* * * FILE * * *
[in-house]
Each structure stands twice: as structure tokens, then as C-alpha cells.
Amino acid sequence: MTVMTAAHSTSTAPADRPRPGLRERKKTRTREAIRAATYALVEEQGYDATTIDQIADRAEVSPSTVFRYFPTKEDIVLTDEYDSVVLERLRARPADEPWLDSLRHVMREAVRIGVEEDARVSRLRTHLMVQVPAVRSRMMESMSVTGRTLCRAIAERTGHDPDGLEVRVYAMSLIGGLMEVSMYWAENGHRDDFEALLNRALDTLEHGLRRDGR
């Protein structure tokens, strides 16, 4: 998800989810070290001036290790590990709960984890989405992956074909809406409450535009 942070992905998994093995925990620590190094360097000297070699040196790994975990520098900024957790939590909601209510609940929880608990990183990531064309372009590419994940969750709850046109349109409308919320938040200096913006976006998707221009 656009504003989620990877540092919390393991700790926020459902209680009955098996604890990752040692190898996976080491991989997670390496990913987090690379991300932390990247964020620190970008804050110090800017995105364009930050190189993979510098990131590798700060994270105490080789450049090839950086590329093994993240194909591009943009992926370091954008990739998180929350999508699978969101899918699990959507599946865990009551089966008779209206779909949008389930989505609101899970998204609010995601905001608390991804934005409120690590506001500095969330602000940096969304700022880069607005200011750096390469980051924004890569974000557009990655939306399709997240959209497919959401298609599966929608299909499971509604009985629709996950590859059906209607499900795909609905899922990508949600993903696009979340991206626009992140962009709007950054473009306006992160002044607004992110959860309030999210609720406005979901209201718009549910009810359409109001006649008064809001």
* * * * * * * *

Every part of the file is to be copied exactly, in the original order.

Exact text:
[in-house]
Each structure stands twice: as structure tokens, then as C-alpha cells.
Amino acid sequence: MTVMTAAHSTSTAPADRPRPGLRERKKTRTREAIRAATYALVEEQGYDATTIDQIADRAEVSPSTVFRYFPTKEDIVLTDEYDSVVLERLRARPADEPWLDSLRHVMREAVRIGVEEDARVSRLRTHLMVQVPAVRSRMMESMSVTGRTLCRAIAERTGHDPDGLEVRVYAMSLIGGLMEVSMYWAENGHRDDFEALLNRALDTLEHGLRRDGR
């Protein structure tokens, strides 16, 4: 998800989810070290001036290790590990709960984890989405992956074909809406409450535009 942070992905998994093995925990620590190094360097000297070699040196790994975990520098900024957790939590909601209510609940929880608990990183990531064309372009590419994940969750709850046109349109409308919320938040200096913006976006998707221009 656009504003989620990877540092919390393991700790926020459902209680009955098996604890990752040692190898996976080491991989997670390496990913987090690379991300932390990247964020620190970008804050110090800017995105364009930050190189993979510098990131590798700060994270105490080789450049090839950086590329093994993240194909591009943009992926370091954008990739998180929350999508699978969101899918699990959507599946865990009551089966008779209206779909949008389930989505609101899970998204609010995601905001608390991804934005409120690590506001500095969330602000940096969304700022880069607005200011750096390469980051924004890569974000557009990655939306399709997240959209497919959401298609599966929608299909499971509604009985629709996950590859059906209607499900795909609905899922990508949600993903696009979340991206626009992140962009709007950054473009306006992160002044607004992110959860309030999210609720406005979901209201718009549910009810359409109001006649008064809001």